David Crosby: Remember My Name

Tropic Sprockets by Ian Brockway

5/5 (1)

A.J. Eaton’s “David Crosby: Remember My Name” is a striking portrait of rock legend David Crosby, the front man of Crosby, Stills, Nash and Young. In the group, Crosby was part of “Ohio,” one of the most famous protest songs ever (composed by Neil Young), about the Kent State shootings in 1970, where four students were shot and killed.

Crosby is a man of experience and memory. He acknowledges that he acted like an arrogant “asshole” in his relations with Stills, Nash & Young but offers no apologies, other than drug addiction. He still carries love for Joni Mitchell but also some palpable resentment. By his own admission he was selfish with her, unable or unwilling to give Mitchell the attention she needed.

Crosby, with a liver transplant, diabetes, and numerous stents in his heart, wonders, writes, continues to sing and is now touring. Music is what he has to give.

Crosby is amused by the fact that Dennis Hopper played a version of him in “Easy Rider” remarking that if he was truly in it himself, it would have been a better film.

Crosby was always notorious, reminiscing with something close to glee about the time Stills and Nash kicked him out of the band for speaking about the Kennedy assassination, being too political and not Pop enough. (Crosby was the artist after all who posed with an American flag wrapped gun at his head while smoking a joint, essentially giving the finger to blind patriotism.)

This rift with his bandmates including Neil Young is a wound that is still open, festering and refusing to heal. Although decades have passed, Stills, Nash, and Young (because of a personal insult) will not talk to him.

We are treated to some colorful animation which highlights this icon’s curmudgeonly whimsy and cheerful recklessness, which he has only recently achieved.

Crosby seems to have a special place in his hell-heart for Jim Morrison, who made fun of his sunglasses during a gig. “I can’t stand that guy,” he says in paraphrase, numerous times.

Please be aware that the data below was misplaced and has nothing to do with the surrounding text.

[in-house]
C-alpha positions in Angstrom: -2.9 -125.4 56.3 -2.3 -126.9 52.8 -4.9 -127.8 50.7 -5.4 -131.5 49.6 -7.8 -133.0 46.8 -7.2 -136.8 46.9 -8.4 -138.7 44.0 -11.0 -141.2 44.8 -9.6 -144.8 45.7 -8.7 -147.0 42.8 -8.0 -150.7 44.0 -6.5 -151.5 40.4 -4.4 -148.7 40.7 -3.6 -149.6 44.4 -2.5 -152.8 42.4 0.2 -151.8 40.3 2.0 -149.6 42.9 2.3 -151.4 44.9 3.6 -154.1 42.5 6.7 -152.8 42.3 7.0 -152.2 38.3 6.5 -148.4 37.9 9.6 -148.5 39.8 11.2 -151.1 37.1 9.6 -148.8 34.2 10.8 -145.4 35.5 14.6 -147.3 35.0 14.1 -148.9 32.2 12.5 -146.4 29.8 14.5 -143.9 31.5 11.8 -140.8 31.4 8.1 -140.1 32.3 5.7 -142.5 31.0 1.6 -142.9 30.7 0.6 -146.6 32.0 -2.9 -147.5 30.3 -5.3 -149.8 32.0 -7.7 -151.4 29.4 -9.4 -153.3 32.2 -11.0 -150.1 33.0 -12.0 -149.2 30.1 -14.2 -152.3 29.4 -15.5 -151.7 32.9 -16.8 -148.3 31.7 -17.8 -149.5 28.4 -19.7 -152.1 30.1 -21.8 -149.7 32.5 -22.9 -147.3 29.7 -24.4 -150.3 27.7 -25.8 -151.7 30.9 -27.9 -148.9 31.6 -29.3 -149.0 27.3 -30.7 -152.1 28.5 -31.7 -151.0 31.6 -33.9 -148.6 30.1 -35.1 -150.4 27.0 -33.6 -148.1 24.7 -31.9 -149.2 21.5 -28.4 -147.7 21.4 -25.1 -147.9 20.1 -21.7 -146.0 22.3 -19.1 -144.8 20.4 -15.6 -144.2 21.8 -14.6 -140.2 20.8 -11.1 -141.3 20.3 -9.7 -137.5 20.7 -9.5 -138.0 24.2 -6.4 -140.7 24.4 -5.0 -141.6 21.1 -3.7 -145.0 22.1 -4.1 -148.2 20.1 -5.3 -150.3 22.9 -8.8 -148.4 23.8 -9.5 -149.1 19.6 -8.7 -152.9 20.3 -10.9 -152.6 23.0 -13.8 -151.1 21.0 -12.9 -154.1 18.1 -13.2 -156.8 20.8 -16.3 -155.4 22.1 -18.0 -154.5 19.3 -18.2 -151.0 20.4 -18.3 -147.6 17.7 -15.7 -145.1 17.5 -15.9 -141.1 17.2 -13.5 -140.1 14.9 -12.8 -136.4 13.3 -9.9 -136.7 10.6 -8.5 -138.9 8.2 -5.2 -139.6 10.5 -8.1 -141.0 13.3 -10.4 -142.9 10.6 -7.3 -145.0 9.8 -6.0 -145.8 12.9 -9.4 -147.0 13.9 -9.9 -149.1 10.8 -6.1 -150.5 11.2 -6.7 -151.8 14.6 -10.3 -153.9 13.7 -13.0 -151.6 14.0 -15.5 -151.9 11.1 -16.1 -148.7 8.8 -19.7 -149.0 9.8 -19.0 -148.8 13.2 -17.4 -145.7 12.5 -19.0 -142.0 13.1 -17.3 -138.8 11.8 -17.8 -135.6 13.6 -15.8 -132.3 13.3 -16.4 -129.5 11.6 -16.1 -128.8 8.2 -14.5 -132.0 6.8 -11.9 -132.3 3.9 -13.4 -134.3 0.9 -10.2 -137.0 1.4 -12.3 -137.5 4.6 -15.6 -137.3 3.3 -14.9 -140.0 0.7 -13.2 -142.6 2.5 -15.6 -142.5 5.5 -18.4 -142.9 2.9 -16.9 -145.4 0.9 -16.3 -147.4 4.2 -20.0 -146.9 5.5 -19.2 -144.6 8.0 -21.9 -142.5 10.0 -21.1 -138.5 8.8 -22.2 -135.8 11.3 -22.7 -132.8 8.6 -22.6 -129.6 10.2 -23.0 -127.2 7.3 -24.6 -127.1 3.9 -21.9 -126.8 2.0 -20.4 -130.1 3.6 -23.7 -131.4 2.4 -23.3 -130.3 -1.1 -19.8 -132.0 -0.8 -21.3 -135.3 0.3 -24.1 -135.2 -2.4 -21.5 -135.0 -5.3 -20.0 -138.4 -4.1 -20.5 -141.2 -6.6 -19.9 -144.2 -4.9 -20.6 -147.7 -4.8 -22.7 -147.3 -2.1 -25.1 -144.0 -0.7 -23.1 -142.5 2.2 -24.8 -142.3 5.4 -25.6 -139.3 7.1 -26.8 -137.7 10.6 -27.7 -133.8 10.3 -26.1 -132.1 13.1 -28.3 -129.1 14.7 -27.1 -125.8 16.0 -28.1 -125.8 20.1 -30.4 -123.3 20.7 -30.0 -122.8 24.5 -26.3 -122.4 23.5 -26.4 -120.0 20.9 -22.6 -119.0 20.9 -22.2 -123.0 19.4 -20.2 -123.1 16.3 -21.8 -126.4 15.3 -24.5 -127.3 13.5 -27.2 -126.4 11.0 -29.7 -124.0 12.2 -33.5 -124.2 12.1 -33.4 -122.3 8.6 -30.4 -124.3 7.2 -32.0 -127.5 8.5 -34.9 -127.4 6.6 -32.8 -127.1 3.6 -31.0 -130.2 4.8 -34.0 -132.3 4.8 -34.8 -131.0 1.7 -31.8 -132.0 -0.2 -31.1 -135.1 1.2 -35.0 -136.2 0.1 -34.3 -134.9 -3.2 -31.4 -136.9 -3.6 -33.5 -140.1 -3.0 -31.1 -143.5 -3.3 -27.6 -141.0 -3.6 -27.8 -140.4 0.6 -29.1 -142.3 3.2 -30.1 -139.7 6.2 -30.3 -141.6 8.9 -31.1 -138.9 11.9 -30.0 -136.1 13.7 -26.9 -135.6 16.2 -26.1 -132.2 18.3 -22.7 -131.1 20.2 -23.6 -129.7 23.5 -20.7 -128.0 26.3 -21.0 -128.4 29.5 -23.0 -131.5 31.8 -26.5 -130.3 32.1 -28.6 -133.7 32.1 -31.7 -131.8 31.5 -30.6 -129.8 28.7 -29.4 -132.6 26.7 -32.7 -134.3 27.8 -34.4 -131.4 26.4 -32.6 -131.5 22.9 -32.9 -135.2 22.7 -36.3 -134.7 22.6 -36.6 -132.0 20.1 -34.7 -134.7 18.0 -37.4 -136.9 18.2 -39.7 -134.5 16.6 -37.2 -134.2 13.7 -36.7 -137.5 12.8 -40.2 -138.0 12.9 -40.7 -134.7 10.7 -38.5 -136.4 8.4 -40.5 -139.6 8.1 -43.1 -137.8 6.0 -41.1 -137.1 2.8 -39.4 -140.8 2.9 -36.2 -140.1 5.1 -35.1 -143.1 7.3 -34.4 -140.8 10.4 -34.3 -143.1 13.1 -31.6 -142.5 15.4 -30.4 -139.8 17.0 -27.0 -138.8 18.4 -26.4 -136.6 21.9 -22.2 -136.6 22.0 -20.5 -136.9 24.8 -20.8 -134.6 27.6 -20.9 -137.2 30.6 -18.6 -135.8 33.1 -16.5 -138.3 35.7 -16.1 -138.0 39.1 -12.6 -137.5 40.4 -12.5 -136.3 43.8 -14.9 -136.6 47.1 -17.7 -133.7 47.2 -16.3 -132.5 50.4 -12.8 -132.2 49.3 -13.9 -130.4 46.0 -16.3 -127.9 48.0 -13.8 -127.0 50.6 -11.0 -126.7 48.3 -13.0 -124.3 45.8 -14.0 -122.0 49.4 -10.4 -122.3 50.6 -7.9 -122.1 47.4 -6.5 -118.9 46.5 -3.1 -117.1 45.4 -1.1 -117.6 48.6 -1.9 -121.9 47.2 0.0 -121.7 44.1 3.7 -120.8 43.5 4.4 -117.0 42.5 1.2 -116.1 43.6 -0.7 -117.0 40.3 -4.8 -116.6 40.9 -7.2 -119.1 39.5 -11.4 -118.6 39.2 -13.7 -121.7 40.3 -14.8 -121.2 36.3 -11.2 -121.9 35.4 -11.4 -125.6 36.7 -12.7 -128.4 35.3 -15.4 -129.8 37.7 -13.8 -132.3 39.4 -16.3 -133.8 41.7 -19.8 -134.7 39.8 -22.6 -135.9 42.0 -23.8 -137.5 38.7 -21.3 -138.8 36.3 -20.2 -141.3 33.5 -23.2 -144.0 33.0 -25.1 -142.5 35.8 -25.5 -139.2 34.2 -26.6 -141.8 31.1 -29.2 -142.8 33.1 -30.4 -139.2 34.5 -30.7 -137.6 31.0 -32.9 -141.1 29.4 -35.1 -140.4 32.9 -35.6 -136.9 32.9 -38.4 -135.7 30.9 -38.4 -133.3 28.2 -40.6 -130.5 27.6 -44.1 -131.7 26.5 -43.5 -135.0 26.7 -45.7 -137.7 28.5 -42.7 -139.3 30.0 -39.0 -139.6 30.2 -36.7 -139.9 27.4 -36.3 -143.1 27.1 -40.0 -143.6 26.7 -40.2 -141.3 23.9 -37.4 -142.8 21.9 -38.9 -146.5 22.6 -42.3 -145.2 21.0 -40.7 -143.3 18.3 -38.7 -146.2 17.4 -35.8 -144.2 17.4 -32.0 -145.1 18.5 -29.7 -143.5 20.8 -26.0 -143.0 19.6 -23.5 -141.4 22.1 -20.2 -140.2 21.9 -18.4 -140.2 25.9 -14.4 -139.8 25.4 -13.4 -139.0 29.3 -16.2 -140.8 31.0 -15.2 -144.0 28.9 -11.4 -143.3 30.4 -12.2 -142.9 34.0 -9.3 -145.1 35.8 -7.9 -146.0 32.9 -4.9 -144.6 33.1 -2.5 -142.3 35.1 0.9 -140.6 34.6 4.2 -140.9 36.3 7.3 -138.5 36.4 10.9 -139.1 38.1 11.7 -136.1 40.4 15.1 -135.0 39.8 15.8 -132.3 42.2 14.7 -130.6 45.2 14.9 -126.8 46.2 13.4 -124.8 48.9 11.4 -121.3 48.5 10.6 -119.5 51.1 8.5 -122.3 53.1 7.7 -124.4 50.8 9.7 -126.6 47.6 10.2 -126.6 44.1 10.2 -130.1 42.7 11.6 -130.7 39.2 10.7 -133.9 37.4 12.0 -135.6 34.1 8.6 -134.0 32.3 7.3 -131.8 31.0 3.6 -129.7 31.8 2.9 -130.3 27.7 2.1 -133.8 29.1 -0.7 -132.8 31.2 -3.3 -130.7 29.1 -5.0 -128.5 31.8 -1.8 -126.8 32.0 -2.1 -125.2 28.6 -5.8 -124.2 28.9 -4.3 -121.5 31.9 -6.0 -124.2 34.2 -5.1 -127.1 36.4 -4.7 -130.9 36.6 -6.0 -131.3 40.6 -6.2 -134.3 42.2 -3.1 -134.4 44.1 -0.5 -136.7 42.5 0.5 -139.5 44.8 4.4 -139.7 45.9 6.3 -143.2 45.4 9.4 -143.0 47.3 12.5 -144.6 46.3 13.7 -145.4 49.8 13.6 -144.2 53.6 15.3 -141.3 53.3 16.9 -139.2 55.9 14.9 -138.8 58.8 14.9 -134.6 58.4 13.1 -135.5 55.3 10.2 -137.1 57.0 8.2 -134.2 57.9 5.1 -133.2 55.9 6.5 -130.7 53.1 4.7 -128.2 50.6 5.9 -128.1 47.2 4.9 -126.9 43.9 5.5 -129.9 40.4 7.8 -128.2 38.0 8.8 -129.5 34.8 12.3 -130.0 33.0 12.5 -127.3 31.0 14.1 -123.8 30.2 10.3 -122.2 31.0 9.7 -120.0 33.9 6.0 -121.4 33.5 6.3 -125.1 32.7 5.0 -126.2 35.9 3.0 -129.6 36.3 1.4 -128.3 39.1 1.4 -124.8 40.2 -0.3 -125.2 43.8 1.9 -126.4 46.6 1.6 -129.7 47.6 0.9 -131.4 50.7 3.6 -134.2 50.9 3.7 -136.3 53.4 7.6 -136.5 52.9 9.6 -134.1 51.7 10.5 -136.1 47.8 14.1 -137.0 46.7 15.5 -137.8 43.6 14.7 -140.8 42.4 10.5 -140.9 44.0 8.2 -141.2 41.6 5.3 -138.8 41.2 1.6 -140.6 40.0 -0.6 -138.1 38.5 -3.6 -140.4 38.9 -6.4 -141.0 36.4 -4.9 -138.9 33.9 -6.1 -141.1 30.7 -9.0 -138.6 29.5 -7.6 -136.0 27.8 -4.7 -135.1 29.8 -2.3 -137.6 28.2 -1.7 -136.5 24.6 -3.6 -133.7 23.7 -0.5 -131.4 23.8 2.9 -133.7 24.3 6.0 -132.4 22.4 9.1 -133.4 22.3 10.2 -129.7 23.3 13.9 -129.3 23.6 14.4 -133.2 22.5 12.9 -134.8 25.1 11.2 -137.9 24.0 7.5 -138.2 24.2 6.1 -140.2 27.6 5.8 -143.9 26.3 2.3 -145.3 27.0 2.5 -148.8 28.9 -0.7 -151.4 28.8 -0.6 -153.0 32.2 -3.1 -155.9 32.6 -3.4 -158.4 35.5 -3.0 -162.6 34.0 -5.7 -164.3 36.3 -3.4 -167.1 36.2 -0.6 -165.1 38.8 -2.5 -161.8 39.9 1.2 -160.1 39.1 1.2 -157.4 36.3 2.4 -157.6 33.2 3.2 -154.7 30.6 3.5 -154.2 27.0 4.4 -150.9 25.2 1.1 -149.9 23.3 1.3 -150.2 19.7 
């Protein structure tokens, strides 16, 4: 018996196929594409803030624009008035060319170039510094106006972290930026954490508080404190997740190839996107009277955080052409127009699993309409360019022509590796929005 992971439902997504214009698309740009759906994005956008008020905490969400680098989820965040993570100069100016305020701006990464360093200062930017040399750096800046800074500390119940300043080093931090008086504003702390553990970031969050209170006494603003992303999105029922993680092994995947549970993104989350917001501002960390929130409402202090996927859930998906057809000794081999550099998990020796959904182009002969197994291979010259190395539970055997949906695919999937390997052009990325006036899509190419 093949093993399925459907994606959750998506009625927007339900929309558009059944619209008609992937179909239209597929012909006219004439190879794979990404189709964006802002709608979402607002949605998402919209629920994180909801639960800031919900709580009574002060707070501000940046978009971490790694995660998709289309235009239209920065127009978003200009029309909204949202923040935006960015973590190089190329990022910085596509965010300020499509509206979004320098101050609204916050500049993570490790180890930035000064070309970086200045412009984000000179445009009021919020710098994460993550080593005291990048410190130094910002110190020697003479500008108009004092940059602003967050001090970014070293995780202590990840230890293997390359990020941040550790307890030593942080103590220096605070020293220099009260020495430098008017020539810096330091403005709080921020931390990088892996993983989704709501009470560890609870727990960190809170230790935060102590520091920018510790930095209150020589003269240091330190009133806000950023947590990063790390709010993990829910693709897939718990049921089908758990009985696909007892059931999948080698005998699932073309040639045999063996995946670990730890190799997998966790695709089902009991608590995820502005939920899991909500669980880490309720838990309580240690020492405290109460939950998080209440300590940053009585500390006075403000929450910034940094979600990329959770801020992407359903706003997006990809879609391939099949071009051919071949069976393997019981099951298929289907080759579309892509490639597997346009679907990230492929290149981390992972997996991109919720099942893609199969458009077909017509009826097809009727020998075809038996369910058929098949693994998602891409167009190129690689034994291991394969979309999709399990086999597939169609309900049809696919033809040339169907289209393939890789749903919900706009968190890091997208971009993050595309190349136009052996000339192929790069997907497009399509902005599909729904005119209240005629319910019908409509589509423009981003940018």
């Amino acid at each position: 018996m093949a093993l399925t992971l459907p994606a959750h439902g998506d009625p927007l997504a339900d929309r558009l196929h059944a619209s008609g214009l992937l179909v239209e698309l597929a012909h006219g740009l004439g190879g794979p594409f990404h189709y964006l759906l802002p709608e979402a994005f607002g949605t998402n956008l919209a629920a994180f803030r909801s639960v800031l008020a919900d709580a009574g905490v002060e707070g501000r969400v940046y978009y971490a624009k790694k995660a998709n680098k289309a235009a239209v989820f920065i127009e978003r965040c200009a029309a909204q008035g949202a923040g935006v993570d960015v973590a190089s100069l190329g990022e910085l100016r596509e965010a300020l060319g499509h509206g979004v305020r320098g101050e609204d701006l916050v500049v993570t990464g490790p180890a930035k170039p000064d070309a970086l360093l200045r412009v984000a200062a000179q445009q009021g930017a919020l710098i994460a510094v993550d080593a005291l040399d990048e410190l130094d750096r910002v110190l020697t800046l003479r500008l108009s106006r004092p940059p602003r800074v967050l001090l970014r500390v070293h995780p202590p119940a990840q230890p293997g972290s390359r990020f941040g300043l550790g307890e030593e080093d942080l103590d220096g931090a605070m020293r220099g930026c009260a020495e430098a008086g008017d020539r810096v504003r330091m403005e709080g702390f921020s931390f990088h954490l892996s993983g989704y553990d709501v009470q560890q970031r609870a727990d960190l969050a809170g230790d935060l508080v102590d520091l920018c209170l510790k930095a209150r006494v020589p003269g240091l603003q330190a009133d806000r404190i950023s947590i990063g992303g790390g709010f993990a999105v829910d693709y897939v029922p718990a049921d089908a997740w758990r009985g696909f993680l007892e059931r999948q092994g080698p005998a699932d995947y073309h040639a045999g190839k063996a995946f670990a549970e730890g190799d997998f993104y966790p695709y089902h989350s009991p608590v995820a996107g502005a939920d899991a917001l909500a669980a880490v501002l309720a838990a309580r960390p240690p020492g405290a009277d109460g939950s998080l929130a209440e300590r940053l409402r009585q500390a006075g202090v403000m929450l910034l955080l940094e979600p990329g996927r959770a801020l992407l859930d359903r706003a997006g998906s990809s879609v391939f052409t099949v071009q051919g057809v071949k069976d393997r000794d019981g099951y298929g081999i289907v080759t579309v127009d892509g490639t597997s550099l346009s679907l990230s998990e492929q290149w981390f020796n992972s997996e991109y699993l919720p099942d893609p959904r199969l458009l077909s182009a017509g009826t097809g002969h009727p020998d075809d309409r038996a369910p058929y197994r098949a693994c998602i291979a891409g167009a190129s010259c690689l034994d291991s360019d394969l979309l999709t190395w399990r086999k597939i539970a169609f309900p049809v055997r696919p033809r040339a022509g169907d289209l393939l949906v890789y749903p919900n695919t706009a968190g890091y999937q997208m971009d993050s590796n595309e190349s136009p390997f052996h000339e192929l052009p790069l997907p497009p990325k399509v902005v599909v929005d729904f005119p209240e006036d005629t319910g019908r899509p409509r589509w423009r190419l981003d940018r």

Yet despite his infamous history, the musician has a Zen awareness in moving forward. We can take heart that his dry comic spirit and his person is intact despite many battles of the heart and mind.

One might want for more self-analysis other than “I was an asshole” but it is enough to know that the artist is still driven and creating. Crosby deeply cares about current affairs but there is also a hidden menagerie of wild thoughts and harmonic desires that thrive within him. He consents that time is the “final currency” and he yearns for more. Afraid of death, he nonetheless accepts reality. Married to Jan Dance since 1987, with one son, we can take comfort that the musician likes his present reality. Crosby does seem to be experiencing something like joy in tranquility. Music as a numinous force is the adhesive that keeps Crosby together and it propels him to more auditory exploration.

“David Crosby: Remember My Name” is a must for any devotee, but even newcomers will enjoy this colorful, insular and meaningful documentary about a very serious yet contrary musician with the inimitable cinematic mustache and laughing eyes.

Write Ian at ianfree11@yahoo.com

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